# Fun Holiday – Fibonacci Day

*November 23 is Fibonacci Day, an annual holiday that honors one of the most influential mathematicians of the Middle Ages - Leonardo Bonacci.*

Also known
as Leonardo of Pisa, he is popularly known as Leonardo Fibonacci. Fibonacci is
a contraction of filo Bonacci, meaning the son of Bonaccio.

Date Sequence

November 23
is celebrated as Fibonacci day because when the date is written in the mm/dd
format (11/23), the digits in the date form a Fibonacci sequence: 1,1,2,3. A
Fibonacci sequence is a series of numbers where a number is the sum of the two
numbers before it. For example: 1, 1, 2, 3...is a Fibonacci sequence. Here, 2
is the sum of the two numbers before it (1+1). Similarly, 3 is the sum of the
two numbers before it (1+2).

The Rabbit
Question

The
Fibonacci sequence, one of the biggest accomplishments of Leonardo of Pisa came
from a simple puzzle about rabbit population. In his book

*Liber acaci*, Fibonacci posed this puzzle: if there are a pair of newly born rabbit - male and female - in the field and if they are able to produce another pair of rabbits in their second month of life, how many pairs of rabbits will be there after a year?
Born in
1170 in Pisa, Italy, Fibonacci was also responsible for making the Hindu-Arabic
numerals popular in Europe. In

*Liber acaci*he advocated the use of these numerals, explained the use of zero, provided ways to convert between currencies and different measurements, and described how to calculate interest.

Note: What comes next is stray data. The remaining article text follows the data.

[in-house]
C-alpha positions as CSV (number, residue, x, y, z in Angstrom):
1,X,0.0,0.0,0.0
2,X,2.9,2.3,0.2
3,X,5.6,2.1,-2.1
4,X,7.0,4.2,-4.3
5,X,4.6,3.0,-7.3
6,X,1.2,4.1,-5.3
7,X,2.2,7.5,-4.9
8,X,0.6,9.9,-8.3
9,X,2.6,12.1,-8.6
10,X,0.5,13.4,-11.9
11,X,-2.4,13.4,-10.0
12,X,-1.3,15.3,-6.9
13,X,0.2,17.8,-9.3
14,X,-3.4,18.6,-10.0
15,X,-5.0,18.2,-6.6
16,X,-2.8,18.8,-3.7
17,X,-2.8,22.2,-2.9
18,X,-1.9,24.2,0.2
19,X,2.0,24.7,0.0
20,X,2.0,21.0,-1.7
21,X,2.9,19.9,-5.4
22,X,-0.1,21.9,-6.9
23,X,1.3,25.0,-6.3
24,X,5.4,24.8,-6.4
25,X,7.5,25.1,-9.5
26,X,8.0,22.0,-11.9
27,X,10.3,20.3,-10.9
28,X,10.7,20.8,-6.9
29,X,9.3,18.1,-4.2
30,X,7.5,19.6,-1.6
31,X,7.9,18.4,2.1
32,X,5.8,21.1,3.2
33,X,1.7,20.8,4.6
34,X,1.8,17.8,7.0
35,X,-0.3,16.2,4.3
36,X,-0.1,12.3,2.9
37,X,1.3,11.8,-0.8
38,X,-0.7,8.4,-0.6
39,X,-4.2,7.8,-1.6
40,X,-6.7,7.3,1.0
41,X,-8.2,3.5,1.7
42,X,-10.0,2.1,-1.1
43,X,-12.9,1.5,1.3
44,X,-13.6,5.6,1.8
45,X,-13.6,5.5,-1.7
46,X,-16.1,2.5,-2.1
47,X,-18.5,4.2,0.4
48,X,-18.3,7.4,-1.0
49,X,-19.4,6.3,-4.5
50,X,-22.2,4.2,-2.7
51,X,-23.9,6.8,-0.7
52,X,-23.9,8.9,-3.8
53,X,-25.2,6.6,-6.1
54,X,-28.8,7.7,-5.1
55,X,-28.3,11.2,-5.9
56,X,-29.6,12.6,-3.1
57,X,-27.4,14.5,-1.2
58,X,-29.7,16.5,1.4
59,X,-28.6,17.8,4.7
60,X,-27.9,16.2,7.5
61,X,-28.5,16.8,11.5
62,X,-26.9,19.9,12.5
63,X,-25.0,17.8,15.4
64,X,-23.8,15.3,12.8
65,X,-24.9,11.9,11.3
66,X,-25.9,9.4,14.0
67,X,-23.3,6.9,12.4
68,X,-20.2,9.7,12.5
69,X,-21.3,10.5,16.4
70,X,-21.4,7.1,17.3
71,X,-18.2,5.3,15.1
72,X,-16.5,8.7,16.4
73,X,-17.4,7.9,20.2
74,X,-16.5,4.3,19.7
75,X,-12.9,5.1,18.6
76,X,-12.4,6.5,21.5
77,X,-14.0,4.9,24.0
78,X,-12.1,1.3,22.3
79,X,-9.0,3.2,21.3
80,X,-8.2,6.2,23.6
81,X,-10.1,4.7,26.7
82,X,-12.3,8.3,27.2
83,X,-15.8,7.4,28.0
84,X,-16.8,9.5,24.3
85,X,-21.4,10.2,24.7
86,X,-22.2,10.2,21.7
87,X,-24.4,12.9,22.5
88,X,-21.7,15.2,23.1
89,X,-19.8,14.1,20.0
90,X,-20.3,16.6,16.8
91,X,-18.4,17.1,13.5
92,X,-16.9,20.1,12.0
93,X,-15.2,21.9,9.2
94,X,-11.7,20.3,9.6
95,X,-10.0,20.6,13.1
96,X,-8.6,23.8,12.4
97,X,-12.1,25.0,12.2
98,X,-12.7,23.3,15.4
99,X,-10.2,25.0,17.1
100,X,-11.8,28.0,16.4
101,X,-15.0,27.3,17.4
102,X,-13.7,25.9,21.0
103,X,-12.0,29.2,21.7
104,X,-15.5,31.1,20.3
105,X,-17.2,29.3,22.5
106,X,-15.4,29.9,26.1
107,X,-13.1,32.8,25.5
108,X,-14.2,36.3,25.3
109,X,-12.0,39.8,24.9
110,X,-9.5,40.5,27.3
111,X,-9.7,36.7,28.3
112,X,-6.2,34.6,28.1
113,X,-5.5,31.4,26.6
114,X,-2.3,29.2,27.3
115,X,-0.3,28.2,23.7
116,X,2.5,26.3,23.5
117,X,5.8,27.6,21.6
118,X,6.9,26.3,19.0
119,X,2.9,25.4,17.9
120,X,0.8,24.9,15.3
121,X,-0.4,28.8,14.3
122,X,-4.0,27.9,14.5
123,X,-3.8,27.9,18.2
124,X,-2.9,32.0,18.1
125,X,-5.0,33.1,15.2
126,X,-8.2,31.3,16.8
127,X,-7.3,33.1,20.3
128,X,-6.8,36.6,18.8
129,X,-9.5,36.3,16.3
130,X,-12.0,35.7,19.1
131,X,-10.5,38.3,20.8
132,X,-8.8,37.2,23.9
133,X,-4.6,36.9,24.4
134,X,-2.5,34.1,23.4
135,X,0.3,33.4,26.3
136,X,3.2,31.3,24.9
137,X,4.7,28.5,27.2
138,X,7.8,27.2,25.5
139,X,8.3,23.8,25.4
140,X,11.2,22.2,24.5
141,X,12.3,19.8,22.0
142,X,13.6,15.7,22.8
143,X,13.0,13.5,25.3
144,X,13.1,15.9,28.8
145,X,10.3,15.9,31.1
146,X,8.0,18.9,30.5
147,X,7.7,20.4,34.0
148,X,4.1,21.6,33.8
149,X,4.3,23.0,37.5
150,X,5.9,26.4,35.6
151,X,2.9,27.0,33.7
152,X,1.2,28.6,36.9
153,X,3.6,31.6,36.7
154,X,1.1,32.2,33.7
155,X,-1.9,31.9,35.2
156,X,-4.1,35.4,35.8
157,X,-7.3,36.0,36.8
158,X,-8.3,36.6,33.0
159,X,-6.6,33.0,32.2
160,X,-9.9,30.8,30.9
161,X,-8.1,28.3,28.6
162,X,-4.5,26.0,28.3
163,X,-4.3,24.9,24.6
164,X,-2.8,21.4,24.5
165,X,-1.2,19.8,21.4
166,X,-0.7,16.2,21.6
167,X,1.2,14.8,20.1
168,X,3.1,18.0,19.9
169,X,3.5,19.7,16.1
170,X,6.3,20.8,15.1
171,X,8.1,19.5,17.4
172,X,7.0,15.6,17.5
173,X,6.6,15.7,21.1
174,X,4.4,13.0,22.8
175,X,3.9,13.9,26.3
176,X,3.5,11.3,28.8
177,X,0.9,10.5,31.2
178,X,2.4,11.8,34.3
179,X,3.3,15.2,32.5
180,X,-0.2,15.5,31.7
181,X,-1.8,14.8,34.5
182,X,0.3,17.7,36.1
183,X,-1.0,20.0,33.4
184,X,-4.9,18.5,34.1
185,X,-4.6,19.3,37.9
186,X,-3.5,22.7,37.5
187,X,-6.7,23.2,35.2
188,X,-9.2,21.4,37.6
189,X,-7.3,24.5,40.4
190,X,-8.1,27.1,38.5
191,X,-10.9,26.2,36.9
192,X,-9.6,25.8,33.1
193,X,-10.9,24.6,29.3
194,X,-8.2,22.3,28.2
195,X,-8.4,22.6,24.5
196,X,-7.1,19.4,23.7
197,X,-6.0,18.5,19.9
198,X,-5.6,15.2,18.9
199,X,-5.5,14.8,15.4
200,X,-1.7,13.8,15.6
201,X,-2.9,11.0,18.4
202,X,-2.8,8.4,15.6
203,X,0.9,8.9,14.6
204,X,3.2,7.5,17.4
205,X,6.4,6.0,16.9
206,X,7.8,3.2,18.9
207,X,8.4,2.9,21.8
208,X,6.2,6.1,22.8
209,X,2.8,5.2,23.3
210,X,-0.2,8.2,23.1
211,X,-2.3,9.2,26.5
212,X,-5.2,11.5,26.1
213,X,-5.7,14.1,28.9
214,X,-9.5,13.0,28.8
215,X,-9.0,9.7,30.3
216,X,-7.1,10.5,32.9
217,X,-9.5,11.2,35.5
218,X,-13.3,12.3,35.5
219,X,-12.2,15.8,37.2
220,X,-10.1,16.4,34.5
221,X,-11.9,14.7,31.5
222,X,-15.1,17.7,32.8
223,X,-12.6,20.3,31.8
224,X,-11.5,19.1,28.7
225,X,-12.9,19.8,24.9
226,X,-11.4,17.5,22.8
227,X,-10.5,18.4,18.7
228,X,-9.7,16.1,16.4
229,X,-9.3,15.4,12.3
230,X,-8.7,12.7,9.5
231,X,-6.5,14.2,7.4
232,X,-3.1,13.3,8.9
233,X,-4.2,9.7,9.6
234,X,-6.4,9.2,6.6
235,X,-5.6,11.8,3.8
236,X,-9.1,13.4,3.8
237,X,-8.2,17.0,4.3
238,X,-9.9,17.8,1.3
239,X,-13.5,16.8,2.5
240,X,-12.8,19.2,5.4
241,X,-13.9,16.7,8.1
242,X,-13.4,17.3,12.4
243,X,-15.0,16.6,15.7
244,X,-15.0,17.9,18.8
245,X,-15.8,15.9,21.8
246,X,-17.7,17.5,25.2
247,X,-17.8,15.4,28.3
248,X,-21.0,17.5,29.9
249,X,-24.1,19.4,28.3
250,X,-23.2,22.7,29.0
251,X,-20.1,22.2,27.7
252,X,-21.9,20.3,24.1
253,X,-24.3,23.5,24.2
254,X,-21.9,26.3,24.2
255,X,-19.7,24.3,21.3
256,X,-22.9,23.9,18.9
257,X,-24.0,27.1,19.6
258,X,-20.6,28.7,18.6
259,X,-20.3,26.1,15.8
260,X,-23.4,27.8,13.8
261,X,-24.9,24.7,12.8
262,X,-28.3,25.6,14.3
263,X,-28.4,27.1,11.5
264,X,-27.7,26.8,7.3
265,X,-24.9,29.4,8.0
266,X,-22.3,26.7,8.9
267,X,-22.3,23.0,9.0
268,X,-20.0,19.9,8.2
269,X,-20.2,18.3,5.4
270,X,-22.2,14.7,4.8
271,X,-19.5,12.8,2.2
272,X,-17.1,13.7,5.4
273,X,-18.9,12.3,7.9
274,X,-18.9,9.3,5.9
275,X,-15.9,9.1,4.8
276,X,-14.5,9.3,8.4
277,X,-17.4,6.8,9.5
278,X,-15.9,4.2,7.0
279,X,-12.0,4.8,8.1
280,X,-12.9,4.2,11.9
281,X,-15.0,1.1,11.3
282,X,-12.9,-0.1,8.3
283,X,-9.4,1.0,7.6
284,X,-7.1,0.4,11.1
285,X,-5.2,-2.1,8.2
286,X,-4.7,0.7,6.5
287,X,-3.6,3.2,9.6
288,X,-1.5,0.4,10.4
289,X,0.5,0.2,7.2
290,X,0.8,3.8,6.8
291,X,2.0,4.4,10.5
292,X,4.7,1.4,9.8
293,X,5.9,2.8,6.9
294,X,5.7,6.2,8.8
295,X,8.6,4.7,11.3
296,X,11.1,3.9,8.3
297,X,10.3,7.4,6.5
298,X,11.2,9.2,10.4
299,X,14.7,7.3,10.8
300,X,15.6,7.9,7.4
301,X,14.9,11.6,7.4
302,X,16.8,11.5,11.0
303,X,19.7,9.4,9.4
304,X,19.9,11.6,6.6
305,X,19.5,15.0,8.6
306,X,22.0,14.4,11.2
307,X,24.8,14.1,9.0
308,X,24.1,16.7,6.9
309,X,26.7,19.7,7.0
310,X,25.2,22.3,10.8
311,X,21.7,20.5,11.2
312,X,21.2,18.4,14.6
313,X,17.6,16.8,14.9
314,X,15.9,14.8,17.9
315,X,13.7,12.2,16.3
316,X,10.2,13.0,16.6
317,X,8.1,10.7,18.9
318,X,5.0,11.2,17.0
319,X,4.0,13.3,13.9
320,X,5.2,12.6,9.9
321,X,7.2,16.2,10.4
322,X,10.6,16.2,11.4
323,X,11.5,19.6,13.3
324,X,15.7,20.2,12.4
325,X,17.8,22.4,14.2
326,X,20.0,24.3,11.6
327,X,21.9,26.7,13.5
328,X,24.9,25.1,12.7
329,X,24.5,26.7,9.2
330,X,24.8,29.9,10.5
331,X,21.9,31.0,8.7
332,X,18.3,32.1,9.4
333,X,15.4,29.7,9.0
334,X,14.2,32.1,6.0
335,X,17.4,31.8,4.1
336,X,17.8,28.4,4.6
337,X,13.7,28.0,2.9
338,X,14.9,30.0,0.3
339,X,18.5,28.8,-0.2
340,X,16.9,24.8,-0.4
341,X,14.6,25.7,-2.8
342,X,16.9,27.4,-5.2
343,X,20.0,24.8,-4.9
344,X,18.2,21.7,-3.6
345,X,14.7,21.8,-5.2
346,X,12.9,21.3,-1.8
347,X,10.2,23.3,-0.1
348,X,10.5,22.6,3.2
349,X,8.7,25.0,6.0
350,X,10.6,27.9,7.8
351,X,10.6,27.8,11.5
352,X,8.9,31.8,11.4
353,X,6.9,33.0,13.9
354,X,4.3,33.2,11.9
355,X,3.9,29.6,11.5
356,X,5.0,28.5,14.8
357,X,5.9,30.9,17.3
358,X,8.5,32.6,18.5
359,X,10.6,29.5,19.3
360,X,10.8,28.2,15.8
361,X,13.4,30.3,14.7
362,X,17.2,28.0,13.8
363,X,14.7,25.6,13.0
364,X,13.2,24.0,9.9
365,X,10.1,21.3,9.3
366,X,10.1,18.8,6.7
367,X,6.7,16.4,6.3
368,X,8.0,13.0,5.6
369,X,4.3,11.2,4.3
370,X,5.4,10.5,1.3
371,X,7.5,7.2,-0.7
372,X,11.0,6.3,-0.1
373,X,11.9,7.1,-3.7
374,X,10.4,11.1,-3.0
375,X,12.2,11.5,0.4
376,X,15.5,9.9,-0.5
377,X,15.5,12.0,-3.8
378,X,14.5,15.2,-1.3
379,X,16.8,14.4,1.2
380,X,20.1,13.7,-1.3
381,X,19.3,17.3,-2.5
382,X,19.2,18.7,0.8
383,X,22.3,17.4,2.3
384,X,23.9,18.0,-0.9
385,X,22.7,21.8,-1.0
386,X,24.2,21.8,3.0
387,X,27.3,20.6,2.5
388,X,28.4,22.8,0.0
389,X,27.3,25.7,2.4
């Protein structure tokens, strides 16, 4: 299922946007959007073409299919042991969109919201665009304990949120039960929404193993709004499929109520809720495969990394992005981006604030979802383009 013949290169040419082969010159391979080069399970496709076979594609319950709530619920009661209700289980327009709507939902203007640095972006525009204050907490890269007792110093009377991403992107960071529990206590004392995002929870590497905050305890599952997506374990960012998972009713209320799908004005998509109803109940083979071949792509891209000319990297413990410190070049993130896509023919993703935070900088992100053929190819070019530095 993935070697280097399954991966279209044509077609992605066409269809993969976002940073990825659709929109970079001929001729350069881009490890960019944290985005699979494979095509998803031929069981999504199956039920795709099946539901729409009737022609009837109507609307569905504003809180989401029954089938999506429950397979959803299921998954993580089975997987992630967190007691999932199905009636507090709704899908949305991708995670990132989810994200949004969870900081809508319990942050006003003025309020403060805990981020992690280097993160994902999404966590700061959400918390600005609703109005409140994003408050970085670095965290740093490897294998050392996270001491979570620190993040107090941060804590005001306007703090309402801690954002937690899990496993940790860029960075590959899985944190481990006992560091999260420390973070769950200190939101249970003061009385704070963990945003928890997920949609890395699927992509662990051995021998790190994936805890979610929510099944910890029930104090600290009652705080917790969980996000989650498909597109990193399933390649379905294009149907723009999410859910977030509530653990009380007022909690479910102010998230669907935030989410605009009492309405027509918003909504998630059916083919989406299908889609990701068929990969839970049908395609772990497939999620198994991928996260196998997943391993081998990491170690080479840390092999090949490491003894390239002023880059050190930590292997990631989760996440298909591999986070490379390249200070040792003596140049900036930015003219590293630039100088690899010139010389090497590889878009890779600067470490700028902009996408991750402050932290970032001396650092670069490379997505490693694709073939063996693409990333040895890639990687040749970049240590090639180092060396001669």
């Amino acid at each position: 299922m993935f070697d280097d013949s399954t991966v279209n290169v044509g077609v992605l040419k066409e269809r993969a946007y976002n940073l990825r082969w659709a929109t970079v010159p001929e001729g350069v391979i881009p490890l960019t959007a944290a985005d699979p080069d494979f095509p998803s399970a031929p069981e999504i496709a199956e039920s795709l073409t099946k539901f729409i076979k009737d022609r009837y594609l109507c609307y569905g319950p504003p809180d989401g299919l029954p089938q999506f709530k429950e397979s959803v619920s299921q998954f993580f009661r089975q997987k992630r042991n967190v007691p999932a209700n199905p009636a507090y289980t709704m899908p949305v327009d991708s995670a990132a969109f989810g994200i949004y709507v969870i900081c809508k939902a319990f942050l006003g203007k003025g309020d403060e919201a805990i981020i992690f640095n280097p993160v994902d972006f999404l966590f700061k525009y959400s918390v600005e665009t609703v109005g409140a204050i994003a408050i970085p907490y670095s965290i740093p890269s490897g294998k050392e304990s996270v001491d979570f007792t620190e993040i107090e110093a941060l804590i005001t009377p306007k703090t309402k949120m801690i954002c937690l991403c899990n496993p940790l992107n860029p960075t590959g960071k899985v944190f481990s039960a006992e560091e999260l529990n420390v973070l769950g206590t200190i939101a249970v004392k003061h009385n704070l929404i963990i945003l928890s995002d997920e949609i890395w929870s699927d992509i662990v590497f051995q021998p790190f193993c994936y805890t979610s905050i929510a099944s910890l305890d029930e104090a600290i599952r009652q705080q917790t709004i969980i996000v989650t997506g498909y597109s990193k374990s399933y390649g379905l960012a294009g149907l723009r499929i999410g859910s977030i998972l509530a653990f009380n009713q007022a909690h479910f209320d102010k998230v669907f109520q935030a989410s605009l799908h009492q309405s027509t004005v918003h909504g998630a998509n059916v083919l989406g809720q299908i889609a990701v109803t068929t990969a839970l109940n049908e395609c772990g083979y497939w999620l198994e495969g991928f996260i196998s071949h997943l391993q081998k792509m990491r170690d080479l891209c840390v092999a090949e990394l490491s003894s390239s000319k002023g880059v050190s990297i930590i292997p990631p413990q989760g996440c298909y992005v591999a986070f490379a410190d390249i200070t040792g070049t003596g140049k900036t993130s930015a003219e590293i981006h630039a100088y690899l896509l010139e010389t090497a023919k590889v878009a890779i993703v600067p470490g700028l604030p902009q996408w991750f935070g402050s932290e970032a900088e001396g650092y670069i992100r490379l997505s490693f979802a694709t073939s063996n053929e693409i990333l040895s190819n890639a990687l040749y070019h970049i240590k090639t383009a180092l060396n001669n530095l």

Fibonacci
in Nature

One of the
beauties of the Fibonacci sequence is that the series is evident all over the
natural world. Petal arrangements in flowers, the ordering of leaves in plants,
the shell of the nautilus, the DNA molecule and even hurricanes show patterns
that correspond to the sequence.

How to Celebrate?

- Start the day by learning more
about the Fibonacci sequence and its theoretical and practical uses.
- A number of fruits and
vegetables, like pineapples, romanesco (a cross between broccoli and
cauliflower) display the Fibonacci series - incorporate them in your meals
to celebrate this mathematical holiday.
- Have children in your life?
Introduce them to the elegance of math and the importance of learning it
to use in real life.

Did You
Know…

…that the
ratio of two successive numbers in the Fibonacci sequence is very close to the
Golden Ratio? The Golden Ratio is approximately equal to 1.6. Objects whose
length and breadth exhibit the Golden Ratio are thought to be the most pleasing
to the eye.

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